Detroit Baptist Theological Seminary

13 Feb 2023

He Not Only Gets Us, but Is Better Than Us and Can Save and Transform Us

Posted By

You may have seen an advertisement recently with striking black and white photographs, thought-provoking statements, and the phrase “He Gets Us. All of Us.”  During the Super Bowl, $20 million was spent to air two commercials, one saying Jesus wants us to be childlike, and the other saying “Jesus loved the people we hate.”

These commercials, billboards, ads, etc. are put out by an organization that states the following goal:

“Ultimately, we want people to know his teachings and how he lived while here on Earth. And this will be a starting point to understanding him and his message. Though we believe he was what Christians call fully God and fully man, that may not be what you believe. We’re simply inviting you to explore with us at He Gets Us how might things be different if more people followed his example.”

In describing their “agenda,” the organization says they are concerned with the animosity, strife, and division that characterizes much of current discussion in the culture, and their effort is designed “to move beyond the mess of our current cultural moment to a place where all of us are invited to rediscover the love story of Jesus. Christians, non-Christians, and everybody in between. All of us.”

What is that love story? The group states it this way:

“Throughout our shared history, Jesus has represented the ultimate good that humankind is capable of aspiring to. And though some no longer believe in God, most are still compelled by the idea of a person capable of unconditional love for others despite their differences.”

The two ads from the Super Bowl match up with that goal. The call to be childlike showed pictures and video of children sacrificing, caring for, and helping others, even those who might look difference from them. And the message that Jesus loved the people we hate is clearly a call to follow His example.

And who could watch those ads with an open mind and not have their consciences pricked as they consider how they have failed to practice that same level of love and compassion. When they feel that prick of conscience, what is the message they are given: He Gets Us. Jesus was “a man who taught and practiced unconditional love, peace, and kindness; who spent his life defending the poor and the marginalized; a man who even forgave his killers while they executed him unjustly.”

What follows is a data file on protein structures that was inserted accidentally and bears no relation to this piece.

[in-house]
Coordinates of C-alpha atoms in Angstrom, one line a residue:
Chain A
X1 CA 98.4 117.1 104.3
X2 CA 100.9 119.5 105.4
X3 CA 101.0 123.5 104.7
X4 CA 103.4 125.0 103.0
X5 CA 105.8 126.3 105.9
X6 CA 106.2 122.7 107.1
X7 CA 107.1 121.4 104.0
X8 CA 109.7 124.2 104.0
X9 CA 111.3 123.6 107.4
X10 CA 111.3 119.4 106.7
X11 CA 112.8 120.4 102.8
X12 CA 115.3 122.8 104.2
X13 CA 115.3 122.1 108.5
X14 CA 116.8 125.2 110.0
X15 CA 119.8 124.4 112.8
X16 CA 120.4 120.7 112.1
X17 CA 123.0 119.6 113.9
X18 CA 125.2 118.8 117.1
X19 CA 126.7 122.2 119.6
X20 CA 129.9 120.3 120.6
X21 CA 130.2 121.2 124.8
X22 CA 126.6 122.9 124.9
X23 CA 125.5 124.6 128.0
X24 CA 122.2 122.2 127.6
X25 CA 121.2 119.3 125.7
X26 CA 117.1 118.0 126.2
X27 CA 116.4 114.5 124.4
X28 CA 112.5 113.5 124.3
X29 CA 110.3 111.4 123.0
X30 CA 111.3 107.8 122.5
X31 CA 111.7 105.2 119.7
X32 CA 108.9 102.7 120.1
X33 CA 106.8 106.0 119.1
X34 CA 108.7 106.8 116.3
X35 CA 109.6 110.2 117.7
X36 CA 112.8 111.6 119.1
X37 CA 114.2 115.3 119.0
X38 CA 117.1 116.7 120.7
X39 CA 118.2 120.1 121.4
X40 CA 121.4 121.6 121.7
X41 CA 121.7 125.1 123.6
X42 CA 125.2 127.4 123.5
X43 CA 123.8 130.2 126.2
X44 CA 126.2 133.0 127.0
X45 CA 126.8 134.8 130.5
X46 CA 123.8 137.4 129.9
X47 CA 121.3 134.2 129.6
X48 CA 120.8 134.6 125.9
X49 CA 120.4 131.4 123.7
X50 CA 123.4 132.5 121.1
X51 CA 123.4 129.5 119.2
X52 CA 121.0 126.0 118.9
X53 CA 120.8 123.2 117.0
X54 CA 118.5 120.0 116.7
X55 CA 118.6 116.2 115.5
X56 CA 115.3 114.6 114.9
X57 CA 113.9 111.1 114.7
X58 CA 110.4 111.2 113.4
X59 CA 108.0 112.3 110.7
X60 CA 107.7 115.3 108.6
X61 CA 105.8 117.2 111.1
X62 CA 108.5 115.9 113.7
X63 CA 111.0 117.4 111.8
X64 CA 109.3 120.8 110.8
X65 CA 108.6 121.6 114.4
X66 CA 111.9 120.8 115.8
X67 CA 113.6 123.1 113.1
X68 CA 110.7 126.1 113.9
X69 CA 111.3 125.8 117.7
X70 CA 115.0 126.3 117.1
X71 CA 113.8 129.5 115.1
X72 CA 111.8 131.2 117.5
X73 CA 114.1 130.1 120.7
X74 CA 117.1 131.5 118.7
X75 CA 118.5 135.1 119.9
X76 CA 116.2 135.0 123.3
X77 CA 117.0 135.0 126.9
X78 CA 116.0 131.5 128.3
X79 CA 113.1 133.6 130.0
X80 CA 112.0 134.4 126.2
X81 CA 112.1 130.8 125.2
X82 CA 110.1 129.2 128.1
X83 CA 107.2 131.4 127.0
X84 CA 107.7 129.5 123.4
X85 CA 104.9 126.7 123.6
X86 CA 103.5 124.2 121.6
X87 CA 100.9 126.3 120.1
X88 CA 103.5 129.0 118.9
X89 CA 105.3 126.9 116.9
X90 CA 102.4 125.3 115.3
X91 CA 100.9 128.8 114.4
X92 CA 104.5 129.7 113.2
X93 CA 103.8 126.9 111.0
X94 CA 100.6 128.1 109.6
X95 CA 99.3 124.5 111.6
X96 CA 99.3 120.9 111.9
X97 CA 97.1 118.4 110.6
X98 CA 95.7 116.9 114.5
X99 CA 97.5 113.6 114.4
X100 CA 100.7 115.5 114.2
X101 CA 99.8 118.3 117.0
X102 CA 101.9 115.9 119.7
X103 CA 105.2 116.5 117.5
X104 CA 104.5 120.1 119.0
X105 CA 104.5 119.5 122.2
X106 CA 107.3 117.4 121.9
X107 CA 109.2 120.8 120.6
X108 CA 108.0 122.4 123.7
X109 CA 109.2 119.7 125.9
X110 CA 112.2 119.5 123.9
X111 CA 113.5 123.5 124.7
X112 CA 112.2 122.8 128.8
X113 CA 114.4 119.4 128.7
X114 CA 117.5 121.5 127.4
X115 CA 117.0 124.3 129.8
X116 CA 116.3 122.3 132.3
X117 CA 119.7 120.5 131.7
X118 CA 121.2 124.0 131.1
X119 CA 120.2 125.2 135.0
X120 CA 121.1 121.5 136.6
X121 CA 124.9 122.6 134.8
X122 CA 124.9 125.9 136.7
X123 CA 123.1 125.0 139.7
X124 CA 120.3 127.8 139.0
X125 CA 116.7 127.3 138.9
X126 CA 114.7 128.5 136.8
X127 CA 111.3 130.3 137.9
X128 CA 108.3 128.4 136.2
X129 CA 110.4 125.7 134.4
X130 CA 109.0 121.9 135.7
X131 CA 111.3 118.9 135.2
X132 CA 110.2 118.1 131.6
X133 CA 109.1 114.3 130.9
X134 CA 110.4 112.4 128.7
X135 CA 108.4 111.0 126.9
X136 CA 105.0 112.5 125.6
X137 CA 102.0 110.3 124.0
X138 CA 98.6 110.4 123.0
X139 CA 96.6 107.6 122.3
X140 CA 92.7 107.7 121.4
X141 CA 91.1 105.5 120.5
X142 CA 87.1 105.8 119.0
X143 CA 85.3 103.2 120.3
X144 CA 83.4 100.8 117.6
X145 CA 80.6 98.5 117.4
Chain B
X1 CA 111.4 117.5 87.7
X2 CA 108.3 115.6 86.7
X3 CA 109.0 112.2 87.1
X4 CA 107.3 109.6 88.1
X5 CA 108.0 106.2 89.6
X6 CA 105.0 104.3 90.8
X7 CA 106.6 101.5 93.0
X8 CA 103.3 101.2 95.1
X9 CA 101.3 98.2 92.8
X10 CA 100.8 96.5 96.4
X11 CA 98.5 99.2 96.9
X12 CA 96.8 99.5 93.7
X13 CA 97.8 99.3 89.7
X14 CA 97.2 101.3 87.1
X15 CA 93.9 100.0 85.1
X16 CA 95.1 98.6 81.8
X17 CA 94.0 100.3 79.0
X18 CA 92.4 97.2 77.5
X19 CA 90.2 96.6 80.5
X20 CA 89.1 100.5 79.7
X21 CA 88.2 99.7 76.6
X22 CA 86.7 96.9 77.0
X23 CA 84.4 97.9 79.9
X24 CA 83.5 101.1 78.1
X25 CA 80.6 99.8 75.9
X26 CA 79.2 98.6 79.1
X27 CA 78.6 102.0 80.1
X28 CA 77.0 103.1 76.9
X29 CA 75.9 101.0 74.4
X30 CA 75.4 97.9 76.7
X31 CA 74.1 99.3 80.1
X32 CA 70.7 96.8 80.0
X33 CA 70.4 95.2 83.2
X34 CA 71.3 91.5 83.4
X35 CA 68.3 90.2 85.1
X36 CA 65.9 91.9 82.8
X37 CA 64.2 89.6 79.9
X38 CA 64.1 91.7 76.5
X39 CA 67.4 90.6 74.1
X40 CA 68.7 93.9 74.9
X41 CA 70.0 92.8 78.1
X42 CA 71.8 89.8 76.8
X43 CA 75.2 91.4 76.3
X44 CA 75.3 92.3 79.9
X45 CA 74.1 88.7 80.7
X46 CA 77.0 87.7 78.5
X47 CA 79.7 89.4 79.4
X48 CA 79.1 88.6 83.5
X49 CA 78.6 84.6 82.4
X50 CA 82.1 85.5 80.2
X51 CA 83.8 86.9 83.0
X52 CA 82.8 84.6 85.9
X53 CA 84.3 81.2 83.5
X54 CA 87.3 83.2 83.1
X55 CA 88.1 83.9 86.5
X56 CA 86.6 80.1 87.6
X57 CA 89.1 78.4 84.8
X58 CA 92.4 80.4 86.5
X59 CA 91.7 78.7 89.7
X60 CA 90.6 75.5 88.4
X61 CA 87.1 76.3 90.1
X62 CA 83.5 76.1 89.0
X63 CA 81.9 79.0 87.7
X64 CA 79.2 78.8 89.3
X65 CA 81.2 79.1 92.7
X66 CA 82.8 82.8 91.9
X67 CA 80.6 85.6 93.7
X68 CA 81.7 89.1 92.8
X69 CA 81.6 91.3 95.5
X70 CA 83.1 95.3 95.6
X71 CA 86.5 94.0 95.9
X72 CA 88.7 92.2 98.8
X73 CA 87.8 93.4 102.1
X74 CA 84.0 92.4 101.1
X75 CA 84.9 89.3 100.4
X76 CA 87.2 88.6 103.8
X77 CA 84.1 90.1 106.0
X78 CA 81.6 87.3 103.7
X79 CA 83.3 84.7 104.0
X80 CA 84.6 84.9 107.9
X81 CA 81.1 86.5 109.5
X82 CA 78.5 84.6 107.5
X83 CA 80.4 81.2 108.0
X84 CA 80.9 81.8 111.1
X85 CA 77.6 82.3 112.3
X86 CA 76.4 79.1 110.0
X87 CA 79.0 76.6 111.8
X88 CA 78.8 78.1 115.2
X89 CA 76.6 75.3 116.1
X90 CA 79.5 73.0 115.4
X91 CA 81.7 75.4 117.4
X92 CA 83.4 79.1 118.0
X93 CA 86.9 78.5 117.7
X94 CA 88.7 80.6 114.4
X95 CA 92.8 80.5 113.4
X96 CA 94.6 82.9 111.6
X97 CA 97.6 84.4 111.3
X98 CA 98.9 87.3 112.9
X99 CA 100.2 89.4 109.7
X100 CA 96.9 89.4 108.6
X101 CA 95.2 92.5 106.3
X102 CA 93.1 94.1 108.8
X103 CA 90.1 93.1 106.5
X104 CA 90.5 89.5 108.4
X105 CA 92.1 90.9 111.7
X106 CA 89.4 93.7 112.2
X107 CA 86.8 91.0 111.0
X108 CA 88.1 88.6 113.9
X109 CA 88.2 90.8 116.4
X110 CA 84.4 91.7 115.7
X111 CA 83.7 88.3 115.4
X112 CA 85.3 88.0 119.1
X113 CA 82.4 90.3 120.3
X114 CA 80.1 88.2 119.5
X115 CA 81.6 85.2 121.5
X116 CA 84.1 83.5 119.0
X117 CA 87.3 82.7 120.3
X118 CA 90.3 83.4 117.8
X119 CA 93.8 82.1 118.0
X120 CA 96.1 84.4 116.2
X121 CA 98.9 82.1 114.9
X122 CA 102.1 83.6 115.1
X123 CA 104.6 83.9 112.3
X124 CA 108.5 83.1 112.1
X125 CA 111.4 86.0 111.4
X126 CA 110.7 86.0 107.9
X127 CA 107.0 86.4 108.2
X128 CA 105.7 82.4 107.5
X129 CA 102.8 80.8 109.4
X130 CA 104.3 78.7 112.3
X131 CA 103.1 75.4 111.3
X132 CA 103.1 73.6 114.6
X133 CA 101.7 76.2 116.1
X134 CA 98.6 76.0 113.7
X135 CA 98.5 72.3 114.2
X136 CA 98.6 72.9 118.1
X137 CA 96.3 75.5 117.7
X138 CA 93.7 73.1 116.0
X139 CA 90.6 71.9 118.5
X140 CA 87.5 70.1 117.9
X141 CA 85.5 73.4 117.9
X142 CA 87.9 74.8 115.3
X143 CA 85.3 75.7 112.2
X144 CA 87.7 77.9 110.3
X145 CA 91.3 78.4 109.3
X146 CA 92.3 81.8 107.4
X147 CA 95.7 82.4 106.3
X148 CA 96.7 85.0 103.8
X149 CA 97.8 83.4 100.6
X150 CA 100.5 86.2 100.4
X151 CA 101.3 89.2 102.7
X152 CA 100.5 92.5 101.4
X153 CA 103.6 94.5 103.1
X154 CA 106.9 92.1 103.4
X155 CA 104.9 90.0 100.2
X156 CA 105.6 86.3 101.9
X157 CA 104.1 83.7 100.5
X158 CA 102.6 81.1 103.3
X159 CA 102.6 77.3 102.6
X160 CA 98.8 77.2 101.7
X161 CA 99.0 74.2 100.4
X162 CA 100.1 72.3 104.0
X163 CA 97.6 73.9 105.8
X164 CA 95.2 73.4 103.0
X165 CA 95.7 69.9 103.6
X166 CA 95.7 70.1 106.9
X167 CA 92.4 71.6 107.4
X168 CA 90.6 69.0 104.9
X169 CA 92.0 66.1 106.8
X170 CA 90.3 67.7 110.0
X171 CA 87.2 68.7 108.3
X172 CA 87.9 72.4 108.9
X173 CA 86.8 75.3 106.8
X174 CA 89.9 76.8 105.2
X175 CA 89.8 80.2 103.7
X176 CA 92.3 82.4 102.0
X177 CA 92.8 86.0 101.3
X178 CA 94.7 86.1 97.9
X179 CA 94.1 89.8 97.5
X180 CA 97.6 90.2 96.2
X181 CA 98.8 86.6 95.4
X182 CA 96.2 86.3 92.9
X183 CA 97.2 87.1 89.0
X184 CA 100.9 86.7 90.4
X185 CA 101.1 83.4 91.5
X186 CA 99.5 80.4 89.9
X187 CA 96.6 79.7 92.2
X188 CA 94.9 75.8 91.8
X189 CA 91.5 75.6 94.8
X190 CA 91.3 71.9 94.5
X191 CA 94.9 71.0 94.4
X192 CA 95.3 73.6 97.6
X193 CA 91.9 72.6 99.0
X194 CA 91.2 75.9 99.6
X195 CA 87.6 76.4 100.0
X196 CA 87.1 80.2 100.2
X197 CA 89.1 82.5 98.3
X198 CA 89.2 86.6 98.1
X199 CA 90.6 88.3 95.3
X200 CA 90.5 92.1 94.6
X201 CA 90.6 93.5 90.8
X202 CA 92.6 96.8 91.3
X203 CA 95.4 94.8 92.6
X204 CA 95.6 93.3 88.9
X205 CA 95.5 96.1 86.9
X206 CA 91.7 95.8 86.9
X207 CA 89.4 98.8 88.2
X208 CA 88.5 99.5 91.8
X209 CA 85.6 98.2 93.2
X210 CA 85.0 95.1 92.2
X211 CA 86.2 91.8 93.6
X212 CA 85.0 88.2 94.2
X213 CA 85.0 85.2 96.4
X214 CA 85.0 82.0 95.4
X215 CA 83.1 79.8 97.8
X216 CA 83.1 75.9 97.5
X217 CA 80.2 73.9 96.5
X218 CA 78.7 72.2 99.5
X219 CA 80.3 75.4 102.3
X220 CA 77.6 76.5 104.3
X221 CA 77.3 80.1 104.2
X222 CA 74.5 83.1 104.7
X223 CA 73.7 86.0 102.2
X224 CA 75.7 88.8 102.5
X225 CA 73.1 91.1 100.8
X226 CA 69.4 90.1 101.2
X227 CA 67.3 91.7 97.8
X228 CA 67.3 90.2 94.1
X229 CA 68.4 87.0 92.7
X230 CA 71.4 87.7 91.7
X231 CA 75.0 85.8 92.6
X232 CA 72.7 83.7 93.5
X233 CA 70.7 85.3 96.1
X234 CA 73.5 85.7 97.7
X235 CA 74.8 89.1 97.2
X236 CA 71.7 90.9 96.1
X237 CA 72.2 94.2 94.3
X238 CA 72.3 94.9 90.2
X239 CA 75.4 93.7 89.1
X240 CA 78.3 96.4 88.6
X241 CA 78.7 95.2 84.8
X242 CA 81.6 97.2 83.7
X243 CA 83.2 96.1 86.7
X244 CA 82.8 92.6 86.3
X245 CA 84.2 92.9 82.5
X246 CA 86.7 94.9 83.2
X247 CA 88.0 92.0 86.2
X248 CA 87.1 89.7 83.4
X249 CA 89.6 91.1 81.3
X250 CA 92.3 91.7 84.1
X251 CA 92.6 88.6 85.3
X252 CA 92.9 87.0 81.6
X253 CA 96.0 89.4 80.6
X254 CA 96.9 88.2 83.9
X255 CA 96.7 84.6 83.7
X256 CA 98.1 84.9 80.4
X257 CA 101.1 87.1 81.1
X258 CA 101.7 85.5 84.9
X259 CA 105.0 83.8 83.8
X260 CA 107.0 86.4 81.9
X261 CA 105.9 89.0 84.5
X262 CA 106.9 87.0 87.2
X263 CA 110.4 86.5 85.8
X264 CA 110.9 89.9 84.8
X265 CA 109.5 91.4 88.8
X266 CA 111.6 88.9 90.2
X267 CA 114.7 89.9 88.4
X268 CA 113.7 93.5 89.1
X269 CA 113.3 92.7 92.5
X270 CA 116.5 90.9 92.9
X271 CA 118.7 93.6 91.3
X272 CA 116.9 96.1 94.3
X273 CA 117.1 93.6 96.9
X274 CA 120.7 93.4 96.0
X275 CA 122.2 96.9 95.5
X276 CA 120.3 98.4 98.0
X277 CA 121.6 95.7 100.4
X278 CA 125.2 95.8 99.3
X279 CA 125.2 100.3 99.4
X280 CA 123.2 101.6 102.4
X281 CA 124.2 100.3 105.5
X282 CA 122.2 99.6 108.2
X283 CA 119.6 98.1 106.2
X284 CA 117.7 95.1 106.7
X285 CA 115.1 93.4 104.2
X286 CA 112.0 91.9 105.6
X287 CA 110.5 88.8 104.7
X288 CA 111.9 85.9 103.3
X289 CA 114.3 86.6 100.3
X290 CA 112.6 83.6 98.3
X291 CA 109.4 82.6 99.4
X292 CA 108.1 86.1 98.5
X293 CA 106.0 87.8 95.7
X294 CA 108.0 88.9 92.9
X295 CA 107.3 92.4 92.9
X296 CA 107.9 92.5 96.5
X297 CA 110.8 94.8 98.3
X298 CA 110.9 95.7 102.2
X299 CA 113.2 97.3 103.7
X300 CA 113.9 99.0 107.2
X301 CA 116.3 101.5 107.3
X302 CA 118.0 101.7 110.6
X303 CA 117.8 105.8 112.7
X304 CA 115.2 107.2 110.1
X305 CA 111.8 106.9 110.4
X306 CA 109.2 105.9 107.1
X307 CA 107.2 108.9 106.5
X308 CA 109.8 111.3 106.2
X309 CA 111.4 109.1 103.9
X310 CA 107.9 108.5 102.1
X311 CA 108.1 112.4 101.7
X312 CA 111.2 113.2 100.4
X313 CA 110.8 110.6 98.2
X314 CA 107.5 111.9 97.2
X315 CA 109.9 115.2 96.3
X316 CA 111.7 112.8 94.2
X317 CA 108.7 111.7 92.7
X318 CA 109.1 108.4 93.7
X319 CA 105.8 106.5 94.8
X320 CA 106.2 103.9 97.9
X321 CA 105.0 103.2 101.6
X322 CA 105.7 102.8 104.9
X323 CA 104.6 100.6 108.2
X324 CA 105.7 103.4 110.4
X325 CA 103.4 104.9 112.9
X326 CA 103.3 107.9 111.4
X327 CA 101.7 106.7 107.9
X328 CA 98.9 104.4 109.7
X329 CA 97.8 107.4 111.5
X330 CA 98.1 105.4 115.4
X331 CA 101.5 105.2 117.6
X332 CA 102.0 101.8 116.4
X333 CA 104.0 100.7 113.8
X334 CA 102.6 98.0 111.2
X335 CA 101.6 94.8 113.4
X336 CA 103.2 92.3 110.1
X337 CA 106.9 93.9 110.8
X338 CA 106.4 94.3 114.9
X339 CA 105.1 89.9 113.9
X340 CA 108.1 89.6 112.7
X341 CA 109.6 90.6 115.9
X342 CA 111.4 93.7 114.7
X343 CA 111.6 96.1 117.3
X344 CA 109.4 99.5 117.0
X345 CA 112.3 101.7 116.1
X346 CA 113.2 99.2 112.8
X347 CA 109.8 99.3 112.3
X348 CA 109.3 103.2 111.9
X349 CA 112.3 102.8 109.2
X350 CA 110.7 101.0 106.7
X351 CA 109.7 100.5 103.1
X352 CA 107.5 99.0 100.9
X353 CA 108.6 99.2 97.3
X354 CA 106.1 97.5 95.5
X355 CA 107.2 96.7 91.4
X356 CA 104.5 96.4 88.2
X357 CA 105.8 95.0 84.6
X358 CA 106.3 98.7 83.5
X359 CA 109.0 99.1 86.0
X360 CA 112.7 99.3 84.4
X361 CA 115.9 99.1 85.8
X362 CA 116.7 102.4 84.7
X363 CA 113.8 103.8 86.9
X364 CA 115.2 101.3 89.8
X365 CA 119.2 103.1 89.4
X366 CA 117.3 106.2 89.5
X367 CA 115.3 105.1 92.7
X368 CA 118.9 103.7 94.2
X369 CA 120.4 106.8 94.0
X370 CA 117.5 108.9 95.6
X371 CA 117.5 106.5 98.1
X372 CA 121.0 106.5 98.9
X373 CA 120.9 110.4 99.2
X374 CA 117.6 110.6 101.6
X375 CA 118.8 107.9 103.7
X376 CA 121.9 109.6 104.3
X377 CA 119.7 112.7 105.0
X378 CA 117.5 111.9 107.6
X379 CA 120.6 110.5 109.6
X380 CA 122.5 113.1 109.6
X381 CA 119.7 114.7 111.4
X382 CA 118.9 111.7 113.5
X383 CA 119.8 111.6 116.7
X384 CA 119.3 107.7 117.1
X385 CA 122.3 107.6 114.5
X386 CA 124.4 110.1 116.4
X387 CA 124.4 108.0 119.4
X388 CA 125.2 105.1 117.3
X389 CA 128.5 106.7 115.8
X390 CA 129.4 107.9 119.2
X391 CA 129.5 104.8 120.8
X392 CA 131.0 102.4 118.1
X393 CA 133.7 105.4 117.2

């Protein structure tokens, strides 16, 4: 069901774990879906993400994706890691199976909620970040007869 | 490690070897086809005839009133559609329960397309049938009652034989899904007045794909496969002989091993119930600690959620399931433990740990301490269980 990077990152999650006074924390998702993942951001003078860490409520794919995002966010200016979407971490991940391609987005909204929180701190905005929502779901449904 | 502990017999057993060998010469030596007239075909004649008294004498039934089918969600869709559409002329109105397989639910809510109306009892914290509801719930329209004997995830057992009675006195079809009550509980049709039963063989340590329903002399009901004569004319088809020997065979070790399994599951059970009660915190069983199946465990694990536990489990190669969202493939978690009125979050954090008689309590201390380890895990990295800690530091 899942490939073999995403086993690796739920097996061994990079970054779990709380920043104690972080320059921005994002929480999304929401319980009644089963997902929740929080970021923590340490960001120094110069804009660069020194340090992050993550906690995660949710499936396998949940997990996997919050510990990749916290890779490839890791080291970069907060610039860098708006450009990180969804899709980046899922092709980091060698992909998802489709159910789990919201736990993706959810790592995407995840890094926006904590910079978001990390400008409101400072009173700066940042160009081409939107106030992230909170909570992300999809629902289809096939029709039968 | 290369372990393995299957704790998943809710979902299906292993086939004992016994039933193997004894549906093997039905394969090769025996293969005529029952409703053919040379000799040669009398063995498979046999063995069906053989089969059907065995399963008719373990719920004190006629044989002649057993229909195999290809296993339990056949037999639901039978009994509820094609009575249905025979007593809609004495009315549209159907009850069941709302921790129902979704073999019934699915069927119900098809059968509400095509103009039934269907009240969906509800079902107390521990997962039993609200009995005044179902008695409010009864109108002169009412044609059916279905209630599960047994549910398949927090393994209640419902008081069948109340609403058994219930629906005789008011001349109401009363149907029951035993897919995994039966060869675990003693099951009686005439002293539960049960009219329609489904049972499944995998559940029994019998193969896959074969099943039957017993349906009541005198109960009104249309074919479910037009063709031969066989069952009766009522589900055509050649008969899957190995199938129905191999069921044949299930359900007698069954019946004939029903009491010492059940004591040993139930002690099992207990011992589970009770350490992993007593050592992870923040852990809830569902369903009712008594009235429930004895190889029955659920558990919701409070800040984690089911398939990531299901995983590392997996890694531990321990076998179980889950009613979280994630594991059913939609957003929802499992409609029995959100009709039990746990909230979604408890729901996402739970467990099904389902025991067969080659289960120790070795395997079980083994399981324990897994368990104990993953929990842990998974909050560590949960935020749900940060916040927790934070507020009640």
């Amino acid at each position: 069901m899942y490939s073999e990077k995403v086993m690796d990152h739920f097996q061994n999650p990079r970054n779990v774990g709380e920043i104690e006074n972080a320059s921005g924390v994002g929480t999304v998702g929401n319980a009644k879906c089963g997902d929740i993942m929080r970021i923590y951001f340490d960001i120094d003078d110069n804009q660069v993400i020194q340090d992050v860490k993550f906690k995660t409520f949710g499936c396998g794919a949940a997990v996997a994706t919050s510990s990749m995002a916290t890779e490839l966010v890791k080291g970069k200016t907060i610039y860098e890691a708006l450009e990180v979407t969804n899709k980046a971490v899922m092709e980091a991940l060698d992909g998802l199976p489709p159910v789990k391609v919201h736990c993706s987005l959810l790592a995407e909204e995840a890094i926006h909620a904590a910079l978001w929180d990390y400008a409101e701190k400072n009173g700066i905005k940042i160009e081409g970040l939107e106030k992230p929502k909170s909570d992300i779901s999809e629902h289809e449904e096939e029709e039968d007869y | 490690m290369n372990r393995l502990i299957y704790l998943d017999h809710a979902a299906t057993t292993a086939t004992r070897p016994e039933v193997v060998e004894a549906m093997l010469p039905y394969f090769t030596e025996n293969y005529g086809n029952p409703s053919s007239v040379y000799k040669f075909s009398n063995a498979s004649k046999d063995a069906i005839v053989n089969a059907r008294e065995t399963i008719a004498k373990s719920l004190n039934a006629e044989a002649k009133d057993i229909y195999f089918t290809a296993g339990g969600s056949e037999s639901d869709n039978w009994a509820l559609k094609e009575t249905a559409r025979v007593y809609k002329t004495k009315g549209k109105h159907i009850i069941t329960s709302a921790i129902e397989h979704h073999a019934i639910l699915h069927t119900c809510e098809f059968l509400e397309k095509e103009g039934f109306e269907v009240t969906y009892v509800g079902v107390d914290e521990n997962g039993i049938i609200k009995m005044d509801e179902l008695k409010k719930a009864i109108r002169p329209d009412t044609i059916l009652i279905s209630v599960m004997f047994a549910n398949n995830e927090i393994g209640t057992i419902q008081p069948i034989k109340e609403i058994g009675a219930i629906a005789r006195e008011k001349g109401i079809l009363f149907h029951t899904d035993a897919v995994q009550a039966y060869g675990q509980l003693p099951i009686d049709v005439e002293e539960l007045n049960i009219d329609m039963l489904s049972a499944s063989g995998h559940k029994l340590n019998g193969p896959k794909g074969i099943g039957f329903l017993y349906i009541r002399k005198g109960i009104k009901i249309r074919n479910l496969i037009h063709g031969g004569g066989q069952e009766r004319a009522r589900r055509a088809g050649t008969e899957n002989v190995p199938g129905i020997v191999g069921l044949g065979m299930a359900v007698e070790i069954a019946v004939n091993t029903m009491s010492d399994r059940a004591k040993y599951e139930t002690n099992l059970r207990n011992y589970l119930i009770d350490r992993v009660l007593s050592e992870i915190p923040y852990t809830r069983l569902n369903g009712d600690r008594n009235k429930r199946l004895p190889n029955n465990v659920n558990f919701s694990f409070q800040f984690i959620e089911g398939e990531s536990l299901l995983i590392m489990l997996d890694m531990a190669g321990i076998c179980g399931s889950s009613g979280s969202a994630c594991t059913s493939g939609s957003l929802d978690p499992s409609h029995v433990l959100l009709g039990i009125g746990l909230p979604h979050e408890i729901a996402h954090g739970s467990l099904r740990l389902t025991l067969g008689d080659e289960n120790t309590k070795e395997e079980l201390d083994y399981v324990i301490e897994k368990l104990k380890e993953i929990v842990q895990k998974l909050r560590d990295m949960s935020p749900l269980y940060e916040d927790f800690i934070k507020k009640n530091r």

What does the organization want you to do with this example of Jesus?

“Whether you consider yourself a Christian, a believer in another faith, a spiritual explorer, or not religious or spiritual in any way, we invite you to hear about Jesus and be inspired by his example.” 

As a follower of Jesus for many years, I can attest that his example is inspiring: I want to live as Jesus lived. But I can also tell you that it is impossible to completely follow his example. And as a parent, I can also tell you that living like a child will not lead to kindness, compassion, and love. Children have the same problem I do: we are naturally selfish and proud. Things like “hatreds, strife, jealousy, outbursts of anger, selfish ambitions, dissensions, factions, [and]envy” are merely the manifestations of our sinful nature (Gal 5:19-21).

“What is the source of wars and fights among you? Don’t they come from your passions that wage war within you? You desire and do not have. You murder and covet and cannot obtain. You fight and wage war” (James 4:1-2).

As much as Jesus’s example may inspire me, I will still fail to love those he loved, fail to forgive those who wronged me, and fail to sacrifice as I should for those in need.

But there is Good News. Jesus not only gets us as a fellow human—he is better than we could ever be since he is the perfect Son of God. He not only understands our temptations and weaknesses but also overcame them.

“Therefore, since we have a great high priest who has passed through the heavens—Jesus the Son of God—let us hold fast to our confession. For we do not have a high priest who is unable to sympathize with our weaknesses, but one who has been tempted in every way as we are, yet without sin” (Heb 4:14-15)

Though we have and will fail to live the lives we should, Jesus did not fail.

“He did not commit sin, and no deceit was found in his mouth; when he was insulted, he did not insult in return; when he suffered, he did not threaten but entrusted himself to the one who judges justly” (1 Pet 2:22-23).

And because Jesus lived a life of perfect goodness, because He Is Better Than Us, he was able to suffer and die in our place so that we might have our sins forgiven and be made new. He Can Save Us.

“He himself bore our sins in his body on the tree; so that, having died to sins, we might live for righteousness. By his wounds you have been healed. For you were like sheep going astray, but you have now returned to the Shepherd and Overseer of your souls.” 1 Pet 2:24-25

“Let us approach the throne of grace with boldness, so that we may receive mercy and find grace to help us in time of need.” Heb 4:16